National Academies Press: OpenBook

U.S. Conventional Prompt Global Strike: Issues for 2008 and Beyond (2008)

Chapter: Appendix I: The Minuteman Option

« Previous: Appendix H: Cooperative Reduction ofNuclear Ambiguity
Suggested Citation:"Appendix I: The Minuteman Option." National Research Council. 2008. U.S. Conventional Prompt Global Strike: Issues for 2008 and Beyond. Washington, DC: The National Academies Press. doi: 10.17226/12061.
Page 219
Suggested Citation:"Appendix I: The Minuteman Option." National Research Council. 2008. U.S. Conventional Prompt Global Strike: Issues for 2008 and Beyond. Washington, DC: The National Academies Press. doi: 10.17226/12061.
Page 220

Below is the uncorrected machine-read text of this chapter, intended to provide our own search engines and external engines with highly rich, chapter-representative searchable text of each book. Because it is UNCORRECTED material, please consider the following text as a useful but insufficient proxy for the authoritative book pages.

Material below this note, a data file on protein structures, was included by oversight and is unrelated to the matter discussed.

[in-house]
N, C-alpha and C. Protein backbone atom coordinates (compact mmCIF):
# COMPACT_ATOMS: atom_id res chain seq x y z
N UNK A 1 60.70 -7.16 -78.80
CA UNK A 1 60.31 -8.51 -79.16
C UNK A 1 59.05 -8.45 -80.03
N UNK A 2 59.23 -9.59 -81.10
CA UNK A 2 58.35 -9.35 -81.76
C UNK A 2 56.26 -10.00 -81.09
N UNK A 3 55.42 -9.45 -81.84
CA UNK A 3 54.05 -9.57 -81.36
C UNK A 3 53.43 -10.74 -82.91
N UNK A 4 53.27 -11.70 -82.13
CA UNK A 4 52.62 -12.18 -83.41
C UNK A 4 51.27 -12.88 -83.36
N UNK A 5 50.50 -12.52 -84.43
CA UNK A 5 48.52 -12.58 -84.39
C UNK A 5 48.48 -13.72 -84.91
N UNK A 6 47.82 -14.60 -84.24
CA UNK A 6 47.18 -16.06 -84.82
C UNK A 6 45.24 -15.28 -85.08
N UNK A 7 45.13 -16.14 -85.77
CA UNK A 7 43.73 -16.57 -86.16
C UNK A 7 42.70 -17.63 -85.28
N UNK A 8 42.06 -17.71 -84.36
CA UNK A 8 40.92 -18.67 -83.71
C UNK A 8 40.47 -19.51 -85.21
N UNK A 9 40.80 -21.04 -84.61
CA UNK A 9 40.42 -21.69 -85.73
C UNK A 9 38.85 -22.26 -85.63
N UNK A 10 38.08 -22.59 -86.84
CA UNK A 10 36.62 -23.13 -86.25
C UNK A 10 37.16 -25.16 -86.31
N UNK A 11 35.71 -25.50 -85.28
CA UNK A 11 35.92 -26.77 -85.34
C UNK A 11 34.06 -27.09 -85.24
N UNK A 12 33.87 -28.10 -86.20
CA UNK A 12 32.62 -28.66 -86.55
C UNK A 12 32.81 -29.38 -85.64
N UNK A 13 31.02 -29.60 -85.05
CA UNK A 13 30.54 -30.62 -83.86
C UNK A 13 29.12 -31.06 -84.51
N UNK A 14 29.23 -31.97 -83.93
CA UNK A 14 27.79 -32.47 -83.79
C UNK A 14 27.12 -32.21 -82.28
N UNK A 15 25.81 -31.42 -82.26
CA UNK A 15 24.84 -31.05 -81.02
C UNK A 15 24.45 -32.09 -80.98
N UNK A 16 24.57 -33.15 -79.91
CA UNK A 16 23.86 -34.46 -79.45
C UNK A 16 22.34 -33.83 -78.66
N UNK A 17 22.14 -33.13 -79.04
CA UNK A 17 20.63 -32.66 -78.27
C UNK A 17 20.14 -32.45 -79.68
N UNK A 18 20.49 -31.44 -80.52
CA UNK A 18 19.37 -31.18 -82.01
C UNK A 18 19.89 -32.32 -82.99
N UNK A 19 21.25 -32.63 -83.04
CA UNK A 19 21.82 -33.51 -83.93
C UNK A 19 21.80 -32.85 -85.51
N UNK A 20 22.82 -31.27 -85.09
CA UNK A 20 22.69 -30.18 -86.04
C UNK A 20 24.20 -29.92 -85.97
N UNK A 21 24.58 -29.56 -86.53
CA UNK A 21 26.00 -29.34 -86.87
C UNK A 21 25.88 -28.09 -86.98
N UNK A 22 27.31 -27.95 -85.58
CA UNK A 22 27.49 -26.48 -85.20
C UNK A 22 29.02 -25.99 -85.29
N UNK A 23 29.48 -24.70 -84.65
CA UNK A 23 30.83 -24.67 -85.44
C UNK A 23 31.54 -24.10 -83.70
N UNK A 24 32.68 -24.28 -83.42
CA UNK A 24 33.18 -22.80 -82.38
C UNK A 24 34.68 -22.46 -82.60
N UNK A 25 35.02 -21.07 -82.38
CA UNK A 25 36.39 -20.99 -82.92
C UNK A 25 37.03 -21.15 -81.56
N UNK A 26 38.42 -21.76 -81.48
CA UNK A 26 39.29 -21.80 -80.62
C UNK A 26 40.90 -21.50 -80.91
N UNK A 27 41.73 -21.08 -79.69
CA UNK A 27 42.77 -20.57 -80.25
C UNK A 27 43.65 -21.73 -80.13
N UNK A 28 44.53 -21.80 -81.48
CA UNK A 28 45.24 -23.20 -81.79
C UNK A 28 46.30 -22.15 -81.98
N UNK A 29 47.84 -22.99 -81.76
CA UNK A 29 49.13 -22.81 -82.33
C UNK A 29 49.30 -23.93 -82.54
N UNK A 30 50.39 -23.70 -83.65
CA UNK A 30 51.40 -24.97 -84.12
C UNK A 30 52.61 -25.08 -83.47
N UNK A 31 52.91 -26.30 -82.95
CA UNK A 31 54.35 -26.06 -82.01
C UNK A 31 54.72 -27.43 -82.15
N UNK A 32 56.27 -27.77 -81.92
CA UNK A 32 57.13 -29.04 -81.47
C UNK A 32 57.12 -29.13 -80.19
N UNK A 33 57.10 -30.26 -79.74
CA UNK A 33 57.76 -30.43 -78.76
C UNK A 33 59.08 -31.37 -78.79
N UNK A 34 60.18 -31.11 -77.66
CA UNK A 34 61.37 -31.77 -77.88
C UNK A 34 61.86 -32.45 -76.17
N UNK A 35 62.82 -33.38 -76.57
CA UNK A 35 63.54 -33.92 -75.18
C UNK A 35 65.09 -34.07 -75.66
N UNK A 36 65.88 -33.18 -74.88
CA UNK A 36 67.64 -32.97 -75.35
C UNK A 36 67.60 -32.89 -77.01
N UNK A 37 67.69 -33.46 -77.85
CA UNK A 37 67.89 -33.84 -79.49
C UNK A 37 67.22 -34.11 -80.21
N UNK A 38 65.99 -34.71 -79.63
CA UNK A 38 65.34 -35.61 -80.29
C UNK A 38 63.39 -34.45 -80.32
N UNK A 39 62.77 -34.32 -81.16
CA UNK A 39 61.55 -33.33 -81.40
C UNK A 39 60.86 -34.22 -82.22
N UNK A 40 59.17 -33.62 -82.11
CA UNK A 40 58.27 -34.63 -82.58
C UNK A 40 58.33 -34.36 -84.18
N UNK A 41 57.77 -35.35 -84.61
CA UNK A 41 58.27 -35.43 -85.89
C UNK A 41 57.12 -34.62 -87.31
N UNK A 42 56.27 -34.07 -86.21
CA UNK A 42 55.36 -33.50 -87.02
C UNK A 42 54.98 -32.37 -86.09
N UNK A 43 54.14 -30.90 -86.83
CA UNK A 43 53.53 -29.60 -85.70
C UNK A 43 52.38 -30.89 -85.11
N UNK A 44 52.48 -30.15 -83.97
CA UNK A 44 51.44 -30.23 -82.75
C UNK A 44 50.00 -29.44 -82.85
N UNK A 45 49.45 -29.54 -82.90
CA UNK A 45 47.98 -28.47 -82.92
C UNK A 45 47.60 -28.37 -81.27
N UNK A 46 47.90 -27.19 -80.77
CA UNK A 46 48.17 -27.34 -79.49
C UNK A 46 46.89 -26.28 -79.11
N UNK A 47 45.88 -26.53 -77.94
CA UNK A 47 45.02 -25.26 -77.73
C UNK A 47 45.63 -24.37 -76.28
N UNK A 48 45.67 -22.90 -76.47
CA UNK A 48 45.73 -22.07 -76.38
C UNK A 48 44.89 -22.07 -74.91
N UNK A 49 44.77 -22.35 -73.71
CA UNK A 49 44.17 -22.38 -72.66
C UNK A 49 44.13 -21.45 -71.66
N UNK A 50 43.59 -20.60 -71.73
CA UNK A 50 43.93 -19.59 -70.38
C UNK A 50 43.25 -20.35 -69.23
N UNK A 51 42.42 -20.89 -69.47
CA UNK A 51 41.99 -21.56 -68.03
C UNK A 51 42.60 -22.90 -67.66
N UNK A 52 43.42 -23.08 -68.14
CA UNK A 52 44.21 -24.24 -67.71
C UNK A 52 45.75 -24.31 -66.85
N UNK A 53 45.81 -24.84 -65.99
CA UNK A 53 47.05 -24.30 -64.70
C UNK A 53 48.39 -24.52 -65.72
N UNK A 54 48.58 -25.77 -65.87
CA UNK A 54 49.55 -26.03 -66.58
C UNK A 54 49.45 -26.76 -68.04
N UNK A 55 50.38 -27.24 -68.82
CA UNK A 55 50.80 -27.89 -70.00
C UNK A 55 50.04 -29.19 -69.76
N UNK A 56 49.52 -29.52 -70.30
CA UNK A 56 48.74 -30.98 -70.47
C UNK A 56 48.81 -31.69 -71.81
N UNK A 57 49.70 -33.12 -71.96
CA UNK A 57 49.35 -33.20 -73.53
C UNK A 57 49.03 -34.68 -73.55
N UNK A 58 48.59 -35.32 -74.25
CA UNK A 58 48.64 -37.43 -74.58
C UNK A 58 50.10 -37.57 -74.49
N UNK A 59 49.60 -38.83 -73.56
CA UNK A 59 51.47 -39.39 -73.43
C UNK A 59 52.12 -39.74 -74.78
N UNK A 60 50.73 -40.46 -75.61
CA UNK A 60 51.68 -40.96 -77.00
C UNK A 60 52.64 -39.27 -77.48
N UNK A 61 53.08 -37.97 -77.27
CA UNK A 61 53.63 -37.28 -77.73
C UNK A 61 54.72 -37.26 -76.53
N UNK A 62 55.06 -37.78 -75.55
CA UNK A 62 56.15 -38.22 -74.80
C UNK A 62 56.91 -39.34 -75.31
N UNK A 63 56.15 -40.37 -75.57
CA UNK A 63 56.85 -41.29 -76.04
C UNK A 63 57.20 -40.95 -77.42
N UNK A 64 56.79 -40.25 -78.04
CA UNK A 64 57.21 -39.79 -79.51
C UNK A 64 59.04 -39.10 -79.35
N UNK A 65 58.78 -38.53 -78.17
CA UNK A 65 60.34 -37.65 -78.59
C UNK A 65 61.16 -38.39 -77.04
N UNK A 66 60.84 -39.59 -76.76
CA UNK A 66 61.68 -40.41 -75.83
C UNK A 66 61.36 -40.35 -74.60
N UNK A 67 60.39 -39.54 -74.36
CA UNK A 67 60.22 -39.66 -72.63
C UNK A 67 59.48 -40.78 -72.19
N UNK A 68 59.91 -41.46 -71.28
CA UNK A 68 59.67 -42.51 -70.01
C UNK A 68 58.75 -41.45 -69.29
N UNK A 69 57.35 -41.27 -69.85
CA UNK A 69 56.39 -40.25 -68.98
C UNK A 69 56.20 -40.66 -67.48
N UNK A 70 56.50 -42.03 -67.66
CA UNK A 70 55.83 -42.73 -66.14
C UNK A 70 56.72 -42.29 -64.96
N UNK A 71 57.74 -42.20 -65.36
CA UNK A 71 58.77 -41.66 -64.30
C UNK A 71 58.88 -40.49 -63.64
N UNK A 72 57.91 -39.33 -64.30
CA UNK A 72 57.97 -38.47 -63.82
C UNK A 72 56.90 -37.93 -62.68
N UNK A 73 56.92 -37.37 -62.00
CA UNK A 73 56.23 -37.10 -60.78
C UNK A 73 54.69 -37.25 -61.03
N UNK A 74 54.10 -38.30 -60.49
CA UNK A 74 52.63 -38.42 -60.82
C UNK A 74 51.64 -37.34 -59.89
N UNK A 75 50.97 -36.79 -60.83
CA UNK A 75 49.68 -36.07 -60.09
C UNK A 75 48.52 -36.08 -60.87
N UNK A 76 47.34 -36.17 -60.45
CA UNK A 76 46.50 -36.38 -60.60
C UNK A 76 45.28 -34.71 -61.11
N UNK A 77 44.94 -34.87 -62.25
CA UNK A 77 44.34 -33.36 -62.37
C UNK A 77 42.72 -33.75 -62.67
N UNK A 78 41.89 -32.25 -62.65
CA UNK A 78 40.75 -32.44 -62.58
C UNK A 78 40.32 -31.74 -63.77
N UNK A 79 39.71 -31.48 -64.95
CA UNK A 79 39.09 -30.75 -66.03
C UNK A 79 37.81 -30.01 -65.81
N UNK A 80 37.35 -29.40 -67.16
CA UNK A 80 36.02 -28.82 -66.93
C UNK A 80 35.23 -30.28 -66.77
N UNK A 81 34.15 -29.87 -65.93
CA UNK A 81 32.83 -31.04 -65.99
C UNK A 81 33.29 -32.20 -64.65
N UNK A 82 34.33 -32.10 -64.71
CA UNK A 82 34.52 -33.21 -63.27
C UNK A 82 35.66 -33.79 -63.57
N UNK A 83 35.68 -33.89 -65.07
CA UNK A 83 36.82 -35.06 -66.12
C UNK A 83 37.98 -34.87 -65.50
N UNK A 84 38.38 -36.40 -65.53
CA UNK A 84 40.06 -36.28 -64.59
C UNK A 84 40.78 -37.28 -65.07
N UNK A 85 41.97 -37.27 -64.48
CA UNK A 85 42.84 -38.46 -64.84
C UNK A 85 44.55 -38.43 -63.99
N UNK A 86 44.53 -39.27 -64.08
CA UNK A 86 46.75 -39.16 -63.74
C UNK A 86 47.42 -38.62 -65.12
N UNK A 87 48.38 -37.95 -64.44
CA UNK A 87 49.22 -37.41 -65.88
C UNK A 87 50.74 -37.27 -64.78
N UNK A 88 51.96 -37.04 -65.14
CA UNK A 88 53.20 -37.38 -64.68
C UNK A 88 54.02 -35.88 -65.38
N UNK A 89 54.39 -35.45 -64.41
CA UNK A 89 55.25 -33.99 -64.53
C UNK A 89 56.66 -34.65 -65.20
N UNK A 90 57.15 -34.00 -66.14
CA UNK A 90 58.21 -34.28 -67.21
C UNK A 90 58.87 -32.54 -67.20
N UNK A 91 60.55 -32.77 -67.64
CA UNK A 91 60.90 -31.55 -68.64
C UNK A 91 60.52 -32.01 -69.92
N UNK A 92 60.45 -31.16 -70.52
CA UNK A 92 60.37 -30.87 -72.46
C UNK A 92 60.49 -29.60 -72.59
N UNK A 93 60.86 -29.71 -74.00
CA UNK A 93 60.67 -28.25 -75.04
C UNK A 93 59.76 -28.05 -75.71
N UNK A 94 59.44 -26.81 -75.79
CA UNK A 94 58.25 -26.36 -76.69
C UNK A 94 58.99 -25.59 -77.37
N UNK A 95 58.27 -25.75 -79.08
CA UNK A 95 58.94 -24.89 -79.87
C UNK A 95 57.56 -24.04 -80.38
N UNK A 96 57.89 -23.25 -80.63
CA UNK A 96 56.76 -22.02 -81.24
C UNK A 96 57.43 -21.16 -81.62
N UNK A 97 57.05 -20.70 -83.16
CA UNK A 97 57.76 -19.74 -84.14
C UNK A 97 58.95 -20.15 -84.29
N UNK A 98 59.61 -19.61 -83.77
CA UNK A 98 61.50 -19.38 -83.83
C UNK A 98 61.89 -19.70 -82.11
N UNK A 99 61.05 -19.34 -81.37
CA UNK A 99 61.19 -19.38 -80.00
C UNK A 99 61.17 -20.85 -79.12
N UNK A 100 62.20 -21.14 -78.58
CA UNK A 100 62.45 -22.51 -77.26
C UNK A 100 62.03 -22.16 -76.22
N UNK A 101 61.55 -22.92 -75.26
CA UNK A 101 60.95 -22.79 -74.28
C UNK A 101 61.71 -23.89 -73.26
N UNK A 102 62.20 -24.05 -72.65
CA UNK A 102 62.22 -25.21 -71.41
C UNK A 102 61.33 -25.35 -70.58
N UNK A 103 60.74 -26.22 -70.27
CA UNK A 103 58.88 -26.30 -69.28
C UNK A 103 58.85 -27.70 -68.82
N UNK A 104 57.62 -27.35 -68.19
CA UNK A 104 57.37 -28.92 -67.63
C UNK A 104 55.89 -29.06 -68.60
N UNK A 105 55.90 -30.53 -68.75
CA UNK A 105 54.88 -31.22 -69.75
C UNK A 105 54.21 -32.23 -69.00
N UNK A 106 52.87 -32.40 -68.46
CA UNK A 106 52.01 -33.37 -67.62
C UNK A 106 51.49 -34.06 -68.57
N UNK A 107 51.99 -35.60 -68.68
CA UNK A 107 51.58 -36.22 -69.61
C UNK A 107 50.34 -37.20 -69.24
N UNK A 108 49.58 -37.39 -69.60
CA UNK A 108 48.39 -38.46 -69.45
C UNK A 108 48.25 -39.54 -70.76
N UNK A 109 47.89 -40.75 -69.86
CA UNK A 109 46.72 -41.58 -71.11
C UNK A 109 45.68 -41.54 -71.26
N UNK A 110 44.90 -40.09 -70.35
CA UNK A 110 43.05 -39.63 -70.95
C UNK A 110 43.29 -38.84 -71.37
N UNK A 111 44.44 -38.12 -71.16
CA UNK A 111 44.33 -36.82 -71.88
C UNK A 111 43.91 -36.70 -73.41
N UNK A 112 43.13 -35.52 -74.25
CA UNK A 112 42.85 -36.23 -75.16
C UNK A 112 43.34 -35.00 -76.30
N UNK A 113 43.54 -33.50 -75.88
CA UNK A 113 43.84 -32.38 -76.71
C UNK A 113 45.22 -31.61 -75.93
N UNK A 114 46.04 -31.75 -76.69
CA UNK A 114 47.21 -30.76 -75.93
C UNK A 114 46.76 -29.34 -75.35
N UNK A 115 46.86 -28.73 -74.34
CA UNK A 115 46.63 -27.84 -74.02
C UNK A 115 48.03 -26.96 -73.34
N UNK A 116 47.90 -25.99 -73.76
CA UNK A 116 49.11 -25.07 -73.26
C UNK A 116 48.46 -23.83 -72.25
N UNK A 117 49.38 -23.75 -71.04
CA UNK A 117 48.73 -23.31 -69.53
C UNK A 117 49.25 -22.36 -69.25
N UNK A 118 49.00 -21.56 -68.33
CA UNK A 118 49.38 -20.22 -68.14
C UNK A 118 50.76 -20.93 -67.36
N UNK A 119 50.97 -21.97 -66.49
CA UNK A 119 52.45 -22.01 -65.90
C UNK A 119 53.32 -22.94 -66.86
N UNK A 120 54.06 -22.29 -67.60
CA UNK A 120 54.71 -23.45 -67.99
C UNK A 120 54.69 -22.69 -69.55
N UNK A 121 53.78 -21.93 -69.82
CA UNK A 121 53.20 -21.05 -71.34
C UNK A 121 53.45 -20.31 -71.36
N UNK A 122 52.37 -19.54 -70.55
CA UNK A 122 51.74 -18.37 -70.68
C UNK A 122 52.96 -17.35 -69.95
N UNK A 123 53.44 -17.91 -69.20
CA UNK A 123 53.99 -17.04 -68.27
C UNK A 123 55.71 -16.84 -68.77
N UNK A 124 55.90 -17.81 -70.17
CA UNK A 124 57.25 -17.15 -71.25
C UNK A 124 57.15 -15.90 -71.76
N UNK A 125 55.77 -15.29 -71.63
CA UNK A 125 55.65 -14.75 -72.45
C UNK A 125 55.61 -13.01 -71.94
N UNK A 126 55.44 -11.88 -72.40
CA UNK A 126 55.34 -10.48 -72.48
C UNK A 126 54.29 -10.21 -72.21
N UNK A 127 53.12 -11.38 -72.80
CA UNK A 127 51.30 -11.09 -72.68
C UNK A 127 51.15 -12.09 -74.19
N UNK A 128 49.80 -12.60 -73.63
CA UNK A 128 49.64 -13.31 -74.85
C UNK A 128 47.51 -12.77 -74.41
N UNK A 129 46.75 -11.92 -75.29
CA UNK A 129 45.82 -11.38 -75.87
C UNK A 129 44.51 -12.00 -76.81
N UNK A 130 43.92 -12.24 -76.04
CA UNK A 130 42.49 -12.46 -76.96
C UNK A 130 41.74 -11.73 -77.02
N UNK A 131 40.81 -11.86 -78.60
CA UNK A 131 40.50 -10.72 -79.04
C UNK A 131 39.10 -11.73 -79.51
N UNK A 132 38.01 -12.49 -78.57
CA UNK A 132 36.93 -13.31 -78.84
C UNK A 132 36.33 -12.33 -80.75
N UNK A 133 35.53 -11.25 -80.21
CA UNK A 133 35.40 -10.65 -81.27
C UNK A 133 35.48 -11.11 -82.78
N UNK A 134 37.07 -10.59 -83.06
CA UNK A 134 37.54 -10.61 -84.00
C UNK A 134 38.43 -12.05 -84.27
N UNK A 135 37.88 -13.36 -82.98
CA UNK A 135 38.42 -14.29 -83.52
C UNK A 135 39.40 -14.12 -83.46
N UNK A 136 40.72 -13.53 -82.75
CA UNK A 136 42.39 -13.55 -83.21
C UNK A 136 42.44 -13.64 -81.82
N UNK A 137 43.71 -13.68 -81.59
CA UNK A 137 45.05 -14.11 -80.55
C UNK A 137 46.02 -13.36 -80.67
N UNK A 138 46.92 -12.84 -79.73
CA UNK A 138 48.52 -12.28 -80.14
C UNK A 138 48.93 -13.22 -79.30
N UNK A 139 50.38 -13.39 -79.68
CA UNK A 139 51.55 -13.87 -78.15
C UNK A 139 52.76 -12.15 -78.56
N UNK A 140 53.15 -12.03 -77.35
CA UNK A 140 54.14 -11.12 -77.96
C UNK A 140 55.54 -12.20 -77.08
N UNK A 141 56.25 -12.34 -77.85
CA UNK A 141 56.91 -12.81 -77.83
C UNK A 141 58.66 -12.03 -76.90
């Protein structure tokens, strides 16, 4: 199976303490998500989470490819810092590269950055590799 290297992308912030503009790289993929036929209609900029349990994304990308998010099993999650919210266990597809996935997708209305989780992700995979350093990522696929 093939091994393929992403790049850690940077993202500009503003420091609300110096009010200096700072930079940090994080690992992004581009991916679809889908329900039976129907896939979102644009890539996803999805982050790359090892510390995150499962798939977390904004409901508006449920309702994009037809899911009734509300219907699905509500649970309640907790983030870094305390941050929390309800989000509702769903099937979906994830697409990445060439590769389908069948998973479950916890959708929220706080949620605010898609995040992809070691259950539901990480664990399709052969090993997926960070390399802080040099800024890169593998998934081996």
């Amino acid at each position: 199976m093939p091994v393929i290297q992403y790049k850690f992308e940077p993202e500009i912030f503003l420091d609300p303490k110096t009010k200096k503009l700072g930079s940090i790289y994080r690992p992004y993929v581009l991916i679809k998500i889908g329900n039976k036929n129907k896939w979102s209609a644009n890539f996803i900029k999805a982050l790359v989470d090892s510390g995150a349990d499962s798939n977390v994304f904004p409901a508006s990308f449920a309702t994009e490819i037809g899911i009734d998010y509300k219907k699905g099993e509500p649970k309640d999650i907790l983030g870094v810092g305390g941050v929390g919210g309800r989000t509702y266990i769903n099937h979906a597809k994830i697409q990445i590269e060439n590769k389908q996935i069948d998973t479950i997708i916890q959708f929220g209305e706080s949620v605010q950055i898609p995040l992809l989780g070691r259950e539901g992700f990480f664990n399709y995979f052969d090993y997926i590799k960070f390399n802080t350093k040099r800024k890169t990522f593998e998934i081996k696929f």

I The Minuteman Option Early in the course of this study, the Committee on Conventional Prompt Global Strike Capability was indeed puzzled that the Department of Defense’s (DOD’s) list of actively considered options did not include putting a conventional warhead on the Minuteman III missile, since those missiles and operational proce- dures exist, are well understood, and have significant payload. Moreover, various possible applications for the missiles have been suggested over the years by scien- tific panels; conventional global strike seemed to be another natural application to consider. Upon further inquiry, however, the committee independently concluded that for reasons described below, the Minuteman option is not as attractive as the sea-based alternatives for the near term, and that it is not as attractive as a number of the longer-term options. The salient points are best read sequentially: • The Strategic Arms Reduction Treaty (START) of 1991 may well be extended, in which case using the Minuteman for conventional prompt global strike (CPGS) would probably require treaty modifications that would have to be negotiated with Russia and other countries, raising the possibility of complica- tions, delays, and uncertainties. • If treaty issues did not exist, the Minuteman launched from current instal- lations in California or Florida would often have to overfly Europe, Russia, or China, creating nontrivial risks of international incidents and possible ambiguities during crisis. • Deploying the Minuteman elsewhere, such as in Hawaii, which the com- mittee analyzed, could largely avoid the overflight problems, but the political, economic, and procedural difficulties of introducing a new and secure operational 219